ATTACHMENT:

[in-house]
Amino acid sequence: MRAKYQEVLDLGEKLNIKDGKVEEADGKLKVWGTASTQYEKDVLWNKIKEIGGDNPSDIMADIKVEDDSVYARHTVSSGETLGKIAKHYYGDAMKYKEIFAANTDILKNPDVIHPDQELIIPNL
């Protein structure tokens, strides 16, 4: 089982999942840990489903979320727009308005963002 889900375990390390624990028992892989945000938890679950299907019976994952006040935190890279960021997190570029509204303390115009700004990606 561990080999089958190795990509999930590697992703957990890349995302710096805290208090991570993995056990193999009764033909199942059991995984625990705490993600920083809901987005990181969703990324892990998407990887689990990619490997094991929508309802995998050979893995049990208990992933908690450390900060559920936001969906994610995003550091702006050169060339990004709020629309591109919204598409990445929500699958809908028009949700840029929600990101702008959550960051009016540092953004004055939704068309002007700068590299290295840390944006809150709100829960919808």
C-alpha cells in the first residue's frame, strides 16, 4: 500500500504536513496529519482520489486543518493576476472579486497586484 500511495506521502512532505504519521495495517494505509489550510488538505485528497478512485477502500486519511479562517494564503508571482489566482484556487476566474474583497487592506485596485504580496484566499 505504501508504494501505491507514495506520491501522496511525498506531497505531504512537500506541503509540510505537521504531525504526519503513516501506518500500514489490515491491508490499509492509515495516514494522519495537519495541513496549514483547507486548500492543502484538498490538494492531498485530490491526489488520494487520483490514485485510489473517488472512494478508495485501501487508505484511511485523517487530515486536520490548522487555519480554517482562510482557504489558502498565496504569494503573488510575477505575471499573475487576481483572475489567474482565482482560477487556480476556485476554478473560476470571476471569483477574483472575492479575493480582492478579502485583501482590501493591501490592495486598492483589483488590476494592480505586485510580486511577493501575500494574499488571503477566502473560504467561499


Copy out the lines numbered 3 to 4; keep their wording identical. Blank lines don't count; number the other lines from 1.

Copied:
């Protein structure tokens, strides 16, 4: 089982999942840990489903979320727009308005963002 889900375990390390624990028992892989945000938890679950299907019976994952006040935190890279960021997190570029509204303390115009700004990606 561990080999089958190795990509999930590697992703957990890349995302710096805290208090991570993995056990193999009764033909199942059991995984625990705490993600920083809901987005990181969703990324892990998407990887689990990619490997094991929508309802995998050979893995049990208990992933908690450390900060559920936001969906994610995003550091702006050169060339990004709020629309591109919204598409990445929500699958809908028009949700840029929600990101702008959550960051009016540092953004004055939704068309002007700068590299290295840390944006809150709100829960919808």
C-alpha cells in the first residue's frame, strides 16, 4: 500500500504536513496529519482520489486543518493576476472579486497586484 500511495506521502512532505504519521495495517494505509489550510488538505485528497478512485477502500486519511479562517494564503508571482489566482484556487476566474474583497487592506485596485504580496484566499 505504501508504494501505491507514495506520491501522496511525498506531497505531504512537500506541503509540510505537521504531525504526519503513516501506518500500514489490515491491508490499509492509515495516514494522519495537519495541513496549514483547507486548500492543502484538498490538494492531498485530490491526489488520494487520483490514485485510489473517488472512494478508495485501501487508505484511511485523517487530515486536520490548522487555519480554517482562510482557504489558502498565496504569494503573488510575477505575471499573475487576481483572475489567474482565482482560477487556480476556485476554478473560476470571476471569483477574483472575492479575493480582492478579502485583501482590501493591501490592495486598492483589483488590476494592480505586485510580486511577493501575500494574499488571503477566502473560504467561499